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When a child is brought to the Church for baptism, the child's name is proclaimed at the beginning of the rite as a reenactment of the Jewish tradition of presentation. The name is pronounced in the Church as a confirmation that this child belongs not to the parents, but to God. The parents are stewards of this precious gift, and in the end, they give God the chance to name the child. In baptism, parents proclaim the truth that they are not owners of the child they present, but are caretakers of the mystery of life.

The mother is 2nd Maccabees is extraodinarily courageous in directing her son to give up his life. The mother is able to give this instruction because she knows the power of God to give and to restore life is greater than the power of men to destroy life. This woman in 2 Mac prefigures beautifully our Blessed Mother, whose presentation in the temple we commemorate today. Mary taught her son that to obey the will of God was sweeter than life itself, and He, like the son in today's first reading, was able to say to his persecutors - You do not take my life from me - I freely lay it down.

Joachim and Anne brought Mary to the temple for her presentation in order to proclaim that Mary was a child of God, and that her life had lasting value only insofar as it was received as a gift. Mary became the handmaid of the Lord, willing to give her life back to God generously accordingly to his will. She did not guard her life our of fear, like the miserly steward we hear of in today's Gospel. Because of this, she was the first to receive the gift of eternal life from Her Son!

Monday, November 19, 2007

Homily for Tuesday of the 33rd Week in Ordinary Time

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I don't know about you, but when I read the daily obituaries, I always pay special attention to the people who died who are younger than me. On March 17th, I will turn 33 years old. 33 is the best historical estimate of how old Jesus was when He was crucified. This is a birthday I have been looking forward to for this very reason. For me, it is a benchmark of when someone should be ready to die out of witness for his faith. I know that there are many young men and women who have died at a much younger age serving our country. Some of the great martyrs and saints died much younger than 33, and were not afraid to die because of their great faith. So I regard 33 as absolutely the latest date for one to be ready to do whatever Christ would ask him to do in order to strengthen his kingdom, even if this involved great sacrifice and persecution. Eleazar is the hero of today's reading from Maccabees. He says rightly how foolish it would be for one who is 90 years old like him to worry about preserving his life, rather than giving his life freely so that those after him would have a great example of faith. And so Eleazar is martyred, and the free gift of his life begs the question as to whether you and I are willing to die for our faith as well.

Sunday, November 4, 2007

Homily for Saturday of the 31st Week in Ordinary Time - St. Leo the Great

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Jesus tells us to make eternal friends with finite wealth. Of course there will be no need for money in the kingdom of heaven, and so the resources we have on this earth are good insofar as we use them to bring us closer to the kingdom of heaven, and evil so far as those resources use us to get us to prefer our kingdom here on earth. Jesus says as well that the way we use the goods of this world are a good indication of how we will use the gifts of grace that He brings us through the sacraments. If we use material resources to solidify our kingdom here below, we will also use the gifts of faith, hope and love to gain friends in this world only, rather than making friends who will welcome us into eternal dwellings. We should follow the example of the saints, like St. Leo the Great, one of only two popes to be called great. They are our friends who are already in heaven, and by their example and prayers they spur us on to victory!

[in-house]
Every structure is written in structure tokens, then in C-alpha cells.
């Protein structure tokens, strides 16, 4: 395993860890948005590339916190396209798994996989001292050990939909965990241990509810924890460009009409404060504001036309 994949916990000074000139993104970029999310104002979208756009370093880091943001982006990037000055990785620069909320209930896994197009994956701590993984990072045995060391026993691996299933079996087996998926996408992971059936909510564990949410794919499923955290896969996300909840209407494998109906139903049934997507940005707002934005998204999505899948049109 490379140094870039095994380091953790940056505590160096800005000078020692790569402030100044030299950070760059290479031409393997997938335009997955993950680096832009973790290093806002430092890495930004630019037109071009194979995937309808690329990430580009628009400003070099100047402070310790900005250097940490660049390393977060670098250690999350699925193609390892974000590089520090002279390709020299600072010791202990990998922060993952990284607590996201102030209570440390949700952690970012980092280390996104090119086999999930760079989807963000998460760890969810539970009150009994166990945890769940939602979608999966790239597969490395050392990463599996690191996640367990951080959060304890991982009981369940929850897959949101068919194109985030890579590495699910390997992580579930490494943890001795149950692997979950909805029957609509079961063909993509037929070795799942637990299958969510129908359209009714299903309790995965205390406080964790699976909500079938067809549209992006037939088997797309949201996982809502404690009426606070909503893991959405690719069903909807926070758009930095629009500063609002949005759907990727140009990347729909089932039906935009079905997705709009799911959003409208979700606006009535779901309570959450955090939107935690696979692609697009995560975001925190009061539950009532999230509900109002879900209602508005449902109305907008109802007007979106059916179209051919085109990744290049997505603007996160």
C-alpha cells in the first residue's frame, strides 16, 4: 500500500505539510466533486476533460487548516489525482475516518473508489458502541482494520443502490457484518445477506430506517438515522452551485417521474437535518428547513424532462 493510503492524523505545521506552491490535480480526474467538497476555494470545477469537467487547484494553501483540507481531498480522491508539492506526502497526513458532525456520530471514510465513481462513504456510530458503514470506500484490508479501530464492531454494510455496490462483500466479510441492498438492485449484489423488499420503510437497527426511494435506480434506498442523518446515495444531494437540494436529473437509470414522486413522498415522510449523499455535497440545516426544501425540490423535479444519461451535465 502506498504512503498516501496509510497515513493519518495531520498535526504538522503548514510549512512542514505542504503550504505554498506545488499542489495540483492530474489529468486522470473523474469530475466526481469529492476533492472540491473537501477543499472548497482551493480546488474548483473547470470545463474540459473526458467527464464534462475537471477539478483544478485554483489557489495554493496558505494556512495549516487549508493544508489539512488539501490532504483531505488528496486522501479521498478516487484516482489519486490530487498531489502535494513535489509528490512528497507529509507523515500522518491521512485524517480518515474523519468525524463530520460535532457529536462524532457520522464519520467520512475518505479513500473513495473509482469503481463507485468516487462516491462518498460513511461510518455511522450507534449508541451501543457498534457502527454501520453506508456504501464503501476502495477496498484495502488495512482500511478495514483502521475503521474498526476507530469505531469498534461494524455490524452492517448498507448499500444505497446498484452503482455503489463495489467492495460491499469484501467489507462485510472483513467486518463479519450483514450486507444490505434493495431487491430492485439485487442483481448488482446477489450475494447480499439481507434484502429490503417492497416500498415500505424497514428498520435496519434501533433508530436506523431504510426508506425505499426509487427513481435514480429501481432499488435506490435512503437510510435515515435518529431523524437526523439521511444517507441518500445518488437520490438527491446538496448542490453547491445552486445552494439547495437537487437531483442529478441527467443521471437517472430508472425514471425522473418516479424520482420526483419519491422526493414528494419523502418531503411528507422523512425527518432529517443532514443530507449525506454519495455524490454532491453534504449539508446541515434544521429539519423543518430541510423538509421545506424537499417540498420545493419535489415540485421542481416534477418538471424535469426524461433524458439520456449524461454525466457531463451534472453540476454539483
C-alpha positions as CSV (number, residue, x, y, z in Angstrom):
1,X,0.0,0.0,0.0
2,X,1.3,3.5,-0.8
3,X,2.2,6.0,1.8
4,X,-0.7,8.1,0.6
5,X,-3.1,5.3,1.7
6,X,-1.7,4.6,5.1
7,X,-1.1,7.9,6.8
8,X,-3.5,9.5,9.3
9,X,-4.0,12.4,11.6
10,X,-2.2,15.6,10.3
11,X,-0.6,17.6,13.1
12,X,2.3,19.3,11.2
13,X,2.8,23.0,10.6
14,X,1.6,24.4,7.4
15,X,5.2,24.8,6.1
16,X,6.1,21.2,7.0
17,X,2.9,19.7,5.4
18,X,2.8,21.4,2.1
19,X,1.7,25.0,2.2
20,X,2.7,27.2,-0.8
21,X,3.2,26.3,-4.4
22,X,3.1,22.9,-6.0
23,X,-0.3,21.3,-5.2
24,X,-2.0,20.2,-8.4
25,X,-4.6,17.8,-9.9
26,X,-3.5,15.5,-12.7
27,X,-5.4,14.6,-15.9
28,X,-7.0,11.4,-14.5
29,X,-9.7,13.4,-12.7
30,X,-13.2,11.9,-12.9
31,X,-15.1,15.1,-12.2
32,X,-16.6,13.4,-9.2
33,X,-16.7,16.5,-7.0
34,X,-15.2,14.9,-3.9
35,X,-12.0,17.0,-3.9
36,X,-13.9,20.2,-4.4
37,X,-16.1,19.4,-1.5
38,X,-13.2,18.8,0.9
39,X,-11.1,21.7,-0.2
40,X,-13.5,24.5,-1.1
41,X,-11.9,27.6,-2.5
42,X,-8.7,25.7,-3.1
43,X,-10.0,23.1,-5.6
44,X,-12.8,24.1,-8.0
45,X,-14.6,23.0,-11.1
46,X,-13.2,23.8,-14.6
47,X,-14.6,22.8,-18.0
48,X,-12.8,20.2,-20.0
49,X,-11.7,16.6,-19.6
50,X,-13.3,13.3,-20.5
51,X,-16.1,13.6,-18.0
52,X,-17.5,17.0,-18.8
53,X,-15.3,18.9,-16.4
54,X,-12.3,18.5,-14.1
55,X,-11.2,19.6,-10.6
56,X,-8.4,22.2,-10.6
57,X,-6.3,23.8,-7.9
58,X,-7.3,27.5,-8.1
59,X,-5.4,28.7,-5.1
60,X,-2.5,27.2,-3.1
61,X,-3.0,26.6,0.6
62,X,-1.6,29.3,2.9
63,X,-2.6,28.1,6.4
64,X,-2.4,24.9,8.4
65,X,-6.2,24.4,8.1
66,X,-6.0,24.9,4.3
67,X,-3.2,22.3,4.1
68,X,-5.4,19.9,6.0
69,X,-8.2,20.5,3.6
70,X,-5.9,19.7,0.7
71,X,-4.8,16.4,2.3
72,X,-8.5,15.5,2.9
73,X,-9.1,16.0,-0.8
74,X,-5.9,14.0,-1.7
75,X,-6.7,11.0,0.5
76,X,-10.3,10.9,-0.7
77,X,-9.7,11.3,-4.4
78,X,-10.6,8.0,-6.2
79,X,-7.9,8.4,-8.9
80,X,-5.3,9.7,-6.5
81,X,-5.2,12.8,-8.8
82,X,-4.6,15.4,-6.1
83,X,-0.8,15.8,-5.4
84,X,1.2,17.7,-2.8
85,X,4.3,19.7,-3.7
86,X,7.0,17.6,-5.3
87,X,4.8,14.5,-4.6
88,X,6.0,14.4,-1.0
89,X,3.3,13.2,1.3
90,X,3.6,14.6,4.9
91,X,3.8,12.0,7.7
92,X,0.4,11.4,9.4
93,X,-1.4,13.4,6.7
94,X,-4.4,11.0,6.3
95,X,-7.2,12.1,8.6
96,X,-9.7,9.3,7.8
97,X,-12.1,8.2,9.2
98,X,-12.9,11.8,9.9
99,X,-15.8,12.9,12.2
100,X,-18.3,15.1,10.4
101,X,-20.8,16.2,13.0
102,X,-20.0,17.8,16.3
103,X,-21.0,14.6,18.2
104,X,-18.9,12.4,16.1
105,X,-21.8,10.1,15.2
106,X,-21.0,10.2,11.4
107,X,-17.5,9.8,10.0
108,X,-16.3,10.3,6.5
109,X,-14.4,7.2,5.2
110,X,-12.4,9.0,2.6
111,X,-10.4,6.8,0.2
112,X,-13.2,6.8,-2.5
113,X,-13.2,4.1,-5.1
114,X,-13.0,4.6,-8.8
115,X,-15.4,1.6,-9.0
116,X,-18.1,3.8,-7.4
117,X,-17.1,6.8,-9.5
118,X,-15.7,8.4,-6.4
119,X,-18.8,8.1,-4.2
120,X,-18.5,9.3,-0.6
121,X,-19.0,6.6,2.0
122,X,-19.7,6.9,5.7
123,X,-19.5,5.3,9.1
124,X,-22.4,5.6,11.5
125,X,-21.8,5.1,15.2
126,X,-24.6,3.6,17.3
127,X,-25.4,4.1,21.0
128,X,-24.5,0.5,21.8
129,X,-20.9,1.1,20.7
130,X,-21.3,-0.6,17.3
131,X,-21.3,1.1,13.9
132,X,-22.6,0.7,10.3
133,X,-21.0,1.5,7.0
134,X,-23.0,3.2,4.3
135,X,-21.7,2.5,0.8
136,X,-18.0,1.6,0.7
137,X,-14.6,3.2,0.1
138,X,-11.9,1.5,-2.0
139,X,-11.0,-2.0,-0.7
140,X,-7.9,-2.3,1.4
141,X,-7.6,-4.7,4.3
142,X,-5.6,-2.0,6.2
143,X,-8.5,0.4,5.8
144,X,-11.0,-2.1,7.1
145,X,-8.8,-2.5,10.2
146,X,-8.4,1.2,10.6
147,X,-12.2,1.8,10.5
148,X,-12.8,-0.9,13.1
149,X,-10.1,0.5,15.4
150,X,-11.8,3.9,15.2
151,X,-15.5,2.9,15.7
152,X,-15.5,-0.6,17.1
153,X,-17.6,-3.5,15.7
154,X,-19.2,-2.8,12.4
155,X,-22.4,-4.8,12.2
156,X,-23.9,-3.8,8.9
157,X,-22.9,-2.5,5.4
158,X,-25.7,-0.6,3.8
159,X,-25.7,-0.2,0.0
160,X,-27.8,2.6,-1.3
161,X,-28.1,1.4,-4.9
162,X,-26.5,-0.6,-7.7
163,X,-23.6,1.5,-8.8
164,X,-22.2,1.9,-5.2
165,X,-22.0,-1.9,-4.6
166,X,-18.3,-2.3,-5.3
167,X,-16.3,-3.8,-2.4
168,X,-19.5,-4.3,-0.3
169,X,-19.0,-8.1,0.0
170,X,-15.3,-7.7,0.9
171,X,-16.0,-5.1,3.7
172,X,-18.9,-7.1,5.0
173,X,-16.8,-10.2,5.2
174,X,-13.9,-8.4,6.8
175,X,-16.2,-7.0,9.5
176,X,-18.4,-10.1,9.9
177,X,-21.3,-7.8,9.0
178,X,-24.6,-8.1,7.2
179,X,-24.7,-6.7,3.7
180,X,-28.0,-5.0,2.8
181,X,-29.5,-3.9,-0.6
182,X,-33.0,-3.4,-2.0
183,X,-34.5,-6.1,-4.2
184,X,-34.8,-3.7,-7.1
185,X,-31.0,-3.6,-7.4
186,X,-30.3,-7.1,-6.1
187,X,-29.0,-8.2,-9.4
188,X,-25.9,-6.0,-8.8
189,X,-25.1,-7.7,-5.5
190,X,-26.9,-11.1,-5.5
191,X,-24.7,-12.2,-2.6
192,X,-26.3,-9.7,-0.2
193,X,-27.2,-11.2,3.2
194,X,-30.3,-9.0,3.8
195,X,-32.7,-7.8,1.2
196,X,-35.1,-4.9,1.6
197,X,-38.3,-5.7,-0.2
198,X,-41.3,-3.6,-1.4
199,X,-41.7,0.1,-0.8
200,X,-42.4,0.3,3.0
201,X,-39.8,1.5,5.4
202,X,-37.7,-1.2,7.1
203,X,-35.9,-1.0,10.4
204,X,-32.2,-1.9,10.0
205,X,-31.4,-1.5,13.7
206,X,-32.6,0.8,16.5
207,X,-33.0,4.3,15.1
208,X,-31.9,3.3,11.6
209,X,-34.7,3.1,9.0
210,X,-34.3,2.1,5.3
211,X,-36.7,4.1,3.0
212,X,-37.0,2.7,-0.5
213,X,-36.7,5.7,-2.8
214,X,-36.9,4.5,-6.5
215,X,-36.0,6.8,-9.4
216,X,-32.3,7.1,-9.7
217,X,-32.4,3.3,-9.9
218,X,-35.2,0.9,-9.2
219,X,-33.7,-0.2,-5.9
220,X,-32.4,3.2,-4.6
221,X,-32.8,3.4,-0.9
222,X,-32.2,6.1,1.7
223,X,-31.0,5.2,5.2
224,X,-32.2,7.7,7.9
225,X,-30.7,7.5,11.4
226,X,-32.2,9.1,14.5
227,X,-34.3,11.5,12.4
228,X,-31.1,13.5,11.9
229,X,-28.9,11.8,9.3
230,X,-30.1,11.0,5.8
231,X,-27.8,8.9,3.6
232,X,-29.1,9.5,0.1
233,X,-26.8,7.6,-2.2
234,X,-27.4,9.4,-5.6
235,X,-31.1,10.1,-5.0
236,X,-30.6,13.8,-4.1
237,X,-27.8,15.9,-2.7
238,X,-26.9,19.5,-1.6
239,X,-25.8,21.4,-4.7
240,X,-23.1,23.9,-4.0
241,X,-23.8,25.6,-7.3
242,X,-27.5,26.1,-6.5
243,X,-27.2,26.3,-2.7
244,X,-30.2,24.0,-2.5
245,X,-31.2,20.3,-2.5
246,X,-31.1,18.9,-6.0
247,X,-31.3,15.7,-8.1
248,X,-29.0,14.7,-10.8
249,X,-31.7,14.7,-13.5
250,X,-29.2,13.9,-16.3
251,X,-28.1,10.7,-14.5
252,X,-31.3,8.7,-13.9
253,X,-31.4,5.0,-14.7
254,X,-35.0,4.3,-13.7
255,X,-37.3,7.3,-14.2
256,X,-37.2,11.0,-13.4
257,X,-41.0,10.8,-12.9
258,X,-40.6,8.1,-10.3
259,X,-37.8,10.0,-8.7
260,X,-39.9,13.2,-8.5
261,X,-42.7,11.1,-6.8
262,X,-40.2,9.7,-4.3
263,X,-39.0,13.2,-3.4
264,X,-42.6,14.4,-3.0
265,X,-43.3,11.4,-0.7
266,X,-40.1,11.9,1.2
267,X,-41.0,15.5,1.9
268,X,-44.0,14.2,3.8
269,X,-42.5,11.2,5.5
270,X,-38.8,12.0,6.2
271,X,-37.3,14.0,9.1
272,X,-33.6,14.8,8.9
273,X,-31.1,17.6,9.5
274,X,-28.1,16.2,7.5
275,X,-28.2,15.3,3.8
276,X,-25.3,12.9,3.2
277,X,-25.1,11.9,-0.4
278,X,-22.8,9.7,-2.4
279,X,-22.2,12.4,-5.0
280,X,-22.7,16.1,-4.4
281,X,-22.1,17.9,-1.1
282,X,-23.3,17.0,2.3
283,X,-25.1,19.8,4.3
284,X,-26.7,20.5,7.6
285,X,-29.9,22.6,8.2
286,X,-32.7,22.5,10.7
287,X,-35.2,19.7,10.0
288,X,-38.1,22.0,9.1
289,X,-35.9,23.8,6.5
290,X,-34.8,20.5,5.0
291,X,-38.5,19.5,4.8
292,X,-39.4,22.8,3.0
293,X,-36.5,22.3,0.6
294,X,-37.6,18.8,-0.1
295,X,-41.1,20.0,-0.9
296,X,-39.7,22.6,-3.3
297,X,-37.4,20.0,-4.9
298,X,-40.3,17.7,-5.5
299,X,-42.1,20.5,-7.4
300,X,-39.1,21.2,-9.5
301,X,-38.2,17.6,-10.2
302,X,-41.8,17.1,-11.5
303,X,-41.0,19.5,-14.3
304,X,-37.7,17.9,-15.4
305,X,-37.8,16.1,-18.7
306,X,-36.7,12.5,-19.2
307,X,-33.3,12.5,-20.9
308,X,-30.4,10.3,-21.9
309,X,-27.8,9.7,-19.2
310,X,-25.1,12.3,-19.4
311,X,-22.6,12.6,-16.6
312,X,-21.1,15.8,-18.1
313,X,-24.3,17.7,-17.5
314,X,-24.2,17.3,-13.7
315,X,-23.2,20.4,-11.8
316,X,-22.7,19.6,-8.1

Homily for Friday of the 31st Week in Ordinary Time - St. John Lateran

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Today’s Gospel discourages us from turning our sacred spaces into secular marketplaces, but it does not discourage us from using our financial resources to build sacred spaces. It is true that the greatest basilicas, including the mother church basilica of St. John Lateran that we commemorate today, are as nothing compared to the temple of a human body, which is to be the dwelling place of the Holy Spirit. It is sad indeed when great basilicas are empty, and are not blessed by the presence of the faithful celebrating the great mysteries of the faith. But we should have such beautiful churches in which to worship God. Oftentimes, we give in too easily to the temptation to think that we should help the poor instead of building beautiful Churches. The reality is that we should sacrifice to do both. It is not an either/or proposition but a both/and proposition. We should not steal from the poor in order to build opulent places of worship, but we should also not give less than our best in the building of a Church and then fail to give to the poor as well, which I am afraid happens more often than not.
Just as the condition of the homes in which we live, the way we construct them, and maintain them, says something about the importance of the family that lives there, so also the Churches we build should speak to the dignity of the family that God is building there. The Church building should not serve simply as a convenient and comfortable place for the faithful to gather; it should be the very best building that a community can build, far greater than any neighborhood home. It should speak to the reality that what happens in the sacred space is different than what happens outside it. Catholic Churches should be especially beautiful since they house the living presence of Christ in the Eucharist, and are the primary locations where the faithful physically encounter their Lord.